The 'dismissal' happened years after you graduated, and I challenge you to consider all that may have happened then, and all the conversations that were had with administrators that you have no idea about. The integrity of the program did gradually diminish after you moved on, and it did become primarily about high enrollment numbers, since having so many above average to superior students made DCHS look like a stellar school overall (consider the US News Top 10% ranking, for instance, which was definitely a consequence of having one of the largest IB programs in the state), thus benefiting administrators, leading to promotions, pay raises, etc. It was shocking to get outside the IB bubble and see firsthand the state of the rest of the school, academically.
Your wonderful math teacher (and I'm not saying this tongue and cheek, she was amazing) was likewise viewed as a threat to this agenda, since the 2014 class was rebelling against her for her honesty about their poor math skills and refusal to relax standards.
I know I made some mistakes with your class that first year, and I did much different in later years, but this isn't what this is about.
By 'well versed' do you mean privy to the many various private conversations that took place concerning complaints over low course grades and softening the academic commands on the course (and no conversations with me about the stuff you're talking about), why your wonderful math teacher was removed, the growing preoccupation with the size of the program, and the downward pressure that competition from other magnet schools had?
Your choice of the word 'belitting' to describe what I have done here is revealing, and supports my thesis about where this is coming from. I disagree with most of these claims, and am seeking to correct them by making a reasoned counter-argument, while challenging your justification for them, just as you are doing with me (is that 'belittling' also?)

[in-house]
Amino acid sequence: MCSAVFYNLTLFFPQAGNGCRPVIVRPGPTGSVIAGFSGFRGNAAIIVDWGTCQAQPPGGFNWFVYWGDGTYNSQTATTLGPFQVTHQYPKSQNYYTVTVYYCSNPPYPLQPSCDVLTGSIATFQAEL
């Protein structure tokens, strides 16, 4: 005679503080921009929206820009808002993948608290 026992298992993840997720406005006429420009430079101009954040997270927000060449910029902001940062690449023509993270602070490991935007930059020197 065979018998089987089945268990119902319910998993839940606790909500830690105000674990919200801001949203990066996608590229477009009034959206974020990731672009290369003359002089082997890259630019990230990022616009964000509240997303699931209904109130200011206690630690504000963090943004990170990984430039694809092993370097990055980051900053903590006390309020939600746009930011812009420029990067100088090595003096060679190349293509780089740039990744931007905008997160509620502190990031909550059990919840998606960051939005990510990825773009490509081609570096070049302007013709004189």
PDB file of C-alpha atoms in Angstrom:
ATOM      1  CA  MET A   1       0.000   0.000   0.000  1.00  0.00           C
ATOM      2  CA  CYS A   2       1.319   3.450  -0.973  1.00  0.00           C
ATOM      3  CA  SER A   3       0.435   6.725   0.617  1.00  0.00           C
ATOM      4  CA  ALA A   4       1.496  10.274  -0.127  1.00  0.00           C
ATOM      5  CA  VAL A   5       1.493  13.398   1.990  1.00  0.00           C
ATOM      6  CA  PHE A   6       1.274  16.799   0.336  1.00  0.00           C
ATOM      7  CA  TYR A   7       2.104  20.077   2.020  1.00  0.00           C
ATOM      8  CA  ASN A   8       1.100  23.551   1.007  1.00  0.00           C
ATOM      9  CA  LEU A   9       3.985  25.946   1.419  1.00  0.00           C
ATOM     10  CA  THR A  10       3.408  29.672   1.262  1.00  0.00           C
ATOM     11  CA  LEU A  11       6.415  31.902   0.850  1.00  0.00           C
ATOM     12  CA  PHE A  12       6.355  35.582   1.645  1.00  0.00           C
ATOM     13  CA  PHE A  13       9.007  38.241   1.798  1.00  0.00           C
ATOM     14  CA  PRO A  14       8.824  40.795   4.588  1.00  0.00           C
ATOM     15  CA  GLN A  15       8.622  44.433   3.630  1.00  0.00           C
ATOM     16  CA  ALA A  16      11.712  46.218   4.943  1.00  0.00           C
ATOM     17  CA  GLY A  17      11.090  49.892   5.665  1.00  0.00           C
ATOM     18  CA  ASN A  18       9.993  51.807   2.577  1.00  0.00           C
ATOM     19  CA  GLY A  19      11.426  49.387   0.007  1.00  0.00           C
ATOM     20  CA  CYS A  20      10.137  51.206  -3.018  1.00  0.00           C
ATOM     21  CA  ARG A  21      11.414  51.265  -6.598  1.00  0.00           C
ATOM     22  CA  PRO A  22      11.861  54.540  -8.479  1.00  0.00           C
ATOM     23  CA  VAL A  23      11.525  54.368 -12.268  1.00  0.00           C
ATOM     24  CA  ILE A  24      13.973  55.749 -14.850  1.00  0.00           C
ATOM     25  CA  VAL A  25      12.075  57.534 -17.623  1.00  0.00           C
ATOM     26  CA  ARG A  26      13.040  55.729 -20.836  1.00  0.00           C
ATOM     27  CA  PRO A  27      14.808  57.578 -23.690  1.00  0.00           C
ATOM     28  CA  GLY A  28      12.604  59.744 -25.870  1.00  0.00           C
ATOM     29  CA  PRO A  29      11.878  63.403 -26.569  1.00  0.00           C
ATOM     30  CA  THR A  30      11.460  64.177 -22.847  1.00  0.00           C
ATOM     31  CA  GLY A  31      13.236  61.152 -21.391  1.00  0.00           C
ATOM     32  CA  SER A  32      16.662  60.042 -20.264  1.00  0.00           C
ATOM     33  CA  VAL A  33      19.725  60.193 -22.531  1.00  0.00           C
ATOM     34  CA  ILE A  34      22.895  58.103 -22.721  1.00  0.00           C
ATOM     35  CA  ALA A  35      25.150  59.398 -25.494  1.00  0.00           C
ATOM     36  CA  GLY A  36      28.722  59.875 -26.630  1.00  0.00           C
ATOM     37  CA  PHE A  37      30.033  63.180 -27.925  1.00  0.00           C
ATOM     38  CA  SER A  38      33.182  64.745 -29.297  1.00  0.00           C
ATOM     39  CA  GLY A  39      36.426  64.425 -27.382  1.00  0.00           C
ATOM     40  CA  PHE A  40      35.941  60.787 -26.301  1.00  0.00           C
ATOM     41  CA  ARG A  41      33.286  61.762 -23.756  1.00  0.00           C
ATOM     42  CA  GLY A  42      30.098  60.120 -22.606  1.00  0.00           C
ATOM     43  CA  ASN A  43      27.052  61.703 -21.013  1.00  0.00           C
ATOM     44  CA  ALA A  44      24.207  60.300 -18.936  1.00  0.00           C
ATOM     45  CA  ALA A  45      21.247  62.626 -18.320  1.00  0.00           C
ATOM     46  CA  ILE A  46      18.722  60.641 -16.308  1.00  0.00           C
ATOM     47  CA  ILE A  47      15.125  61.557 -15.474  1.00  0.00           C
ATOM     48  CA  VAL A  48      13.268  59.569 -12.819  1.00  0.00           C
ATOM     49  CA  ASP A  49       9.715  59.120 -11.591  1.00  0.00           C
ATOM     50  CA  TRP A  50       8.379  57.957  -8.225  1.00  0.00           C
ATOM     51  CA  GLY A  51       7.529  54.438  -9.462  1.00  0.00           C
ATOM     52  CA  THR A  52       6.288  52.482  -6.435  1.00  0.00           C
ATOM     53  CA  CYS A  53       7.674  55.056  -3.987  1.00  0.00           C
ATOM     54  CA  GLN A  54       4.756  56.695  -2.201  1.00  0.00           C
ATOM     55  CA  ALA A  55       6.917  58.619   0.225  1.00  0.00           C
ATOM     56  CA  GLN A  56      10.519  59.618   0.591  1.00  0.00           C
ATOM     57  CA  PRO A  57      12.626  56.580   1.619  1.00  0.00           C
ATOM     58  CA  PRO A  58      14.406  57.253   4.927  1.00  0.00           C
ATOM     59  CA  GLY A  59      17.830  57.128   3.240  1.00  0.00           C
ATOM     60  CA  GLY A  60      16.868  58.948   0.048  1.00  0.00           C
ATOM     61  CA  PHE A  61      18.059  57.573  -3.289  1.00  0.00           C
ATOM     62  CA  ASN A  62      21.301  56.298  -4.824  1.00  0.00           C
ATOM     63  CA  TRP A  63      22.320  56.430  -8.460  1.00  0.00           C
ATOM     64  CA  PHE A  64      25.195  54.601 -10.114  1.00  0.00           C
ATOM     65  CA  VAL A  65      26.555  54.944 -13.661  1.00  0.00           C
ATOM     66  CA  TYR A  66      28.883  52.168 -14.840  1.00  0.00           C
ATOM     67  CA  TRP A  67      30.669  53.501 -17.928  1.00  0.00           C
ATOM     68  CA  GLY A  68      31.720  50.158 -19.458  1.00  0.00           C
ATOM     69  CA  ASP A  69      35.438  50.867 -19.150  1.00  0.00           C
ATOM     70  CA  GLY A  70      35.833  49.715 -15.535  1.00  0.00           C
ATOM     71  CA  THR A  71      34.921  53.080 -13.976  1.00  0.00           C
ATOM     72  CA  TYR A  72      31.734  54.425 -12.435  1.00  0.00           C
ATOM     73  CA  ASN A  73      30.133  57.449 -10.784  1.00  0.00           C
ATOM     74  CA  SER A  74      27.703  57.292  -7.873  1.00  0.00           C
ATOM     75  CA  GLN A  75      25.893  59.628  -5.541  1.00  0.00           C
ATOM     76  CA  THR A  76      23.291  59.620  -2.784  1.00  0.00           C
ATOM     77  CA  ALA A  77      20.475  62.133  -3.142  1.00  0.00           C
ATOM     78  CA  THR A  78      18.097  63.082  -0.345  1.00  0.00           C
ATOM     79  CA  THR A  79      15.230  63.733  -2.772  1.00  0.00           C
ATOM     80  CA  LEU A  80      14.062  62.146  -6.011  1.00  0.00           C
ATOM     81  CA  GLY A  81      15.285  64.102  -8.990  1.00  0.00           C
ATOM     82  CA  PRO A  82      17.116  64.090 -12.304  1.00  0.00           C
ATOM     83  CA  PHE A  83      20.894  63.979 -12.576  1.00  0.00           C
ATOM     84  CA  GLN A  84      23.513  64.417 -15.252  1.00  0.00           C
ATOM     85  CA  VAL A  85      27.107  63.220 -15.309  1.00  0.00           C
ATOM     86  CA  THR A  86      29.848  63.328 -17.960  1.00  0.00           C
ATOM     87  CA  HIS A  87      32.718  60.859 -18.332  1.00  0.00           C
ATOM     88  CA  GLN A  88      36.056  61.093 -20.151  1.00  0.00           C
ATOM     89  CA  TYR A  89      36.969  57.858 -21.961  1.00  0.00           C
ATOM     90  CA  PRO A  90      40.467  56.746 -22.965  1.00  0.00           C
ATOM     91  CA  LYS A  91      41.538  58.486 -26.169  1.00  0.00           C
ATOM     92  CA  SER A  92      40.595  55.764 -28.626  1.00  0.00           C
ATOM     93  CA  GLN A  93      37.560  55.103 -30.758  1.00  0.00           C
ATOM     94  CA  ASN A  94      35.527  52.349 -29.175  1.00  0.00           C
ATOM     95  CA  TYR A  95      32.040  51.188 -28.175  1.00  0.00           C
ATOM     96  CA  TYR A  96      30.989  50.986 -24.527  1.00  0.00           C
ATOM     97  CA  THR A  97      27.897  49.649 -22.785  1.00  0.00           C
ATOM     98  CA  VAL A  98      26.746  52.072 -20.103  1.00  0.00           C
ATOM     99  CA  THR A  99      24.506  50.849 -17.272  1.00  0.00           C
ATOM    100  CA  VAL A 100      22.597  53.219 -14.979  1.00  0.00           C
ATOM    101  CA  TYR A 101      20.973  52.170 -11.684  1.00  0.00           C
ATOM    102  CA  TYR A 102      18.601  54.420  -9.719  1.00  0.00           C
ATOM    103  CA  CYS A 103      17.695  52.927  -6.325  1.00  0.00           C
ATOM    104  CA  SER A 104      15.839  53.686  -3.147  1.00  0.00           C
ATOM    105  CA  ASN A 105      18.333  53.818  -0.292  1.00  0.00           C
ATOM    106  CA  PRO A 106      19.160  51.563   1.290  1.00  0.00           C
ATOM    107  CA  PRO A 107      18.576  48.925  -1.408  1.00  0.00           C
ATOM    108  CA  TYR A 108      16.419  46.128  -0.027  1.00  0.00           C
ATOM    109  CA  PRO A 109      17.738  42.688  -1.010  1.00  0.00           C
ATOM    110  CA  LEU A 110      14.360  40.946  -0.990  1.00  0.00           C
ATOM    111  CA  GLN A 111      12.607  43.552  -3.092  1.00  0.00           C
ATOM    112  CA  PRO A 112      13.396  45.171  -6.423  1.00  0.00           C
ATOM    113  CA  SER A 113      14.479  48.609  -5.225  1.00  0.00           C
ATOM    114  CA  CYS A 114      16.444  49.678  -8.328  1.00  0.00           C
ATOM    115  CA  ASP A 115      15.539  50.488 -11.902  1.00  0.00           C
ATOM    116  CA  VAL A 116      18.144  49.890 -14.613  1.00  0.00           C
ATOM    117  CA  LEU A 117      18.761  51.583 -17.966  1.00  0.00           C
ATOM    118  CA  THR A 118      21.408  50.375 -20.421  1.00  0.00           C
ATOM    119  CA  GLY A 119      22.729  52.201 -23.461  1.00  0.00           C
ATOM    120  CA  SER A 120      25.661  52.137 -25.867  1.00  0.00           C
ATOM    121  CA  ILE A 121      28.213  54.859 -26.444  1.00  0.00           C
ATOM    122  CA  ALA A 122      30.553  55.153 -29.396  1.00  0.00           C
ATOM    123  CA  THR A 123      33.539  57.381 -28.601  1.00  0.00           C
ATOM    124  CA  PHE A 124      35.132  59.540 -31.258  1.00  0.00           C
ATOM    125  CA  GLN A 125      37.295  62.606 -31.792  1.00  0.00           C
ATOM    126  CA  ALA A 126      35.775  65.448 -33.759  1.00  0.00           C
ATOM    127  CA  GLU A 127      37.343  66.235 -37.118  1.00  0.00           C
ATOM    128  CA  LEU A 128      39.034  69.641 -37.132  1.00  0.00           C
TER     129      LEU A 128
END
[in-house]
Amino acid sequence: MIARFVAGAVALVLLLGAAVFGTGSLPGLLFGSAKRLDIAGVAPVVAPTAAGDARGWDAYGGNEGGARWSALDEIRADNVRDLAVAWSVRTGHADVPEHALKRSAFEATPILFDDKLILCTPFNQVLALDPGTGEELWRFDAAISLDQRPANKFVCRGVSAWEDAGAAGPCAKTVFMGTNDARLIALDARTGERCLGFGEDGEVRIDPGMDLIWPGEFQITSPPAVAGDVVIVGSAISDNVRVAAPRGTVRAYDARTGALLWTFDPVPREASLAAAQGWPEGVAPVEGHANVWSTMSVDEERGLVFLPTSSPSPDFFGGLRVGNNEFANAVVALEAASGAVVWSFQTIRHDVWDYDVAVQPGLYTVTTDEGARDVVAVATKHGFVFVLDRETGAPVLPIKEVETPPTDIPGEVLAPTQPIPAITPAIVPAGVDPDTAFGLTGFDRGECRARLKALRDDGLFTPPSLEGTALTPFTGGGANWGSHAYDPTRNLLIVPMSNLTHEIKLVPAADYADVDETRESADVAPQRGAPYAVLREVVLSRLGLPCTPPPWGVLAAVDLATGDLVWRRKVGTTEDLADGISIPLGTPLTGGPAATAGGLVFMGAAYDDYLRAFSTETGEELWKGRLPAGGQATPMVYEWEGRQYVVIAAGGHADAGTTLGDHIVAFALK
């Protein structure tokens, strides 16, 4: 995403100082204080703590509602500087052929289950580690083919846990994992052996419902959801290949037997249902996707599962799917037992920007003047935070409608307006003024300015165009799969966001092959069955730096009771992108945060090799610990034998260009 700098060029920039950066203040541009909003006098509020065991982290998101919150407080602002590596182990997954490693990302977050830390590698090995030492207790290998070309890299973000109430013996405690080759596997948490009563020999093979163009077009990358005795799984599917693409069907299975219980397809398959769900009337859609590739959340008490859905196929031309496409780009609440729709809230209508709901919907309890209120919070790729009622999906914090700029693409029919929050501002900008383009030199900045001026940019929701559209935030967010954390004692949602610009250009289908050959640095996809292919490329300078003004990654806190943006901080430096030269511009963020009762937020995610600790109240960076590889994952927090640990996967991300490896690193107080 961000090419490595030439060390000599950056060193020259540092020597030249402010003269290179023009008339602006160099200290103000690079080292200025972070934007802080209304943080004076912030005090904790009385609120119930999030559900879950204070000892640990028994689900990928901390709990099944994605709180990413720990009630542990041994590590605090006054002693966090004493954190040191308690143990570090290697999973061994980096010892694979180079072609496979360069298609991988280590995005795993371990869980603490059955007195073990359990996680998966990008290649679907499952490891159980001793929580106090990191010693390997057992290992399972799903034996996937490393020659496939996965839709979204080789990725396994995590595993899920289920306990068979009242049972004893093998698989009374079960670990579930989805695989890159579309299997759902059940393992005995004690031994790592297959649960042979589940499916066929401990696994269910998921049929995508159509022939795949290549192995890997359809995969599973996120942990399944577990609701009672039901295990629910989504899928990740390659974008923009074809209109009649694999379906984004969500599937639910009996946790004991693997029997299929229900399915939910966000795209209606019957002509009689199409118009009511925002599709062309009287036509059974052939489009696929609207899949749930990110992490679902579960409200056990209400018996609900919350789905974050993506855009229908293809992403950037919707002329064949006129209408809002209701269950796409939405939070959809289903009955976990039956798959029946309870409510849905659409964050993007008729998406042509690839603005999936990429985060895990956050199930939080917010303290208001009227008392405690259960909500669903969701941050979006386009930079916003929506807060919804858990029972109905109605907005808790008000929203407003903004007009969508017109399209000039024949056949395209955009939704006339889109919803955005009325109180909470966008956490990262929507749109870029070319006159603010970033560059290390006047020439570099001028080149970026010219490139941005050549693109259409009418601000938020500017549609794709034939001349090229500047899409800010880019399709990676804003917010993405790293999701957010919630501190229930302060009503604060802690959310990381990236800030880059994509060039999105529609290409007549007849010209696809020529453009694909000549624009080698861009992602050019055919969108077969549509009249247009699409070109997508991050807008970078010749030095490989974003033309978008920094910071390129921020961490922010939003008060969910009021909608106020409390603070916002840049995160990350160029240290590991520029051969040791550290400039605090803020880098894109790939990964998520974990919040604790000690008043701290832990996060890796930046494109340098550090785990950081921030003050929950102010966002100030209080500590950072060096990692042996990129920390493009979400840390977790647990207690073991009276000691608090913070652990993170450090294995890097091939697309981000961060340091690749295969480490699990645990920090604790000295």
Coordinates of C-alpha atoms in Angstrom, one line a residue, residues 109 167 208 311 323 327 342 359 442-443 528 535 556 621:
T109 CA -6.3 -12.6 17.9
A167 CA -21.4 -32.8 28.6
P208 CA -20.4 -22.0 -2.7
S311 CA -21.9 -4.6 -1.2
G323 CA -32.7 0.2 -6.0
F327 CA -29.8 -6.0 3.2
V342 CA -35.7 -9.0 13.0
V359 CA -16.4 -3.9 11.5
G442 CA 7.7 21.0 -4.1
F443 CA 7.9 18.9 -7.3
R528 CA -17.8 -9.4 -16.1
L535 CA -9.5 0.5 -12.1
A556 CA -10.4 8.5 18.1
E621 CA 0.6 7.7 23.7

Similarly, if I encountered claims about the nature of knowledge that I believed were inaccurate, defective and harmful, and that also could lead to poor results on IB assessments, I would likewise seek to change students minds, also through reasoned arguments. To invalidate such ideas requires the use of reason to show the idea to be false or incoherent, with an aim towards developing better, richer ideas about knowledge.
There is always room to improve one's teaching methods, and I learned a lot from my mistakes that first year and sought to improve each year. So yes, there is room for valid criticism concerning methods on your part. But at the same time, it is clear to me now that some of you didn't think 'knowledge claims' were the kinds of things that should be evaluated and corrected by a teacher, the kinds of things that required rational justification to be believed, the kinds of things that could be true or false, better or worse. Hence, the opposition that a teacher might seek to impart to students better, more mature ideas about knowledge.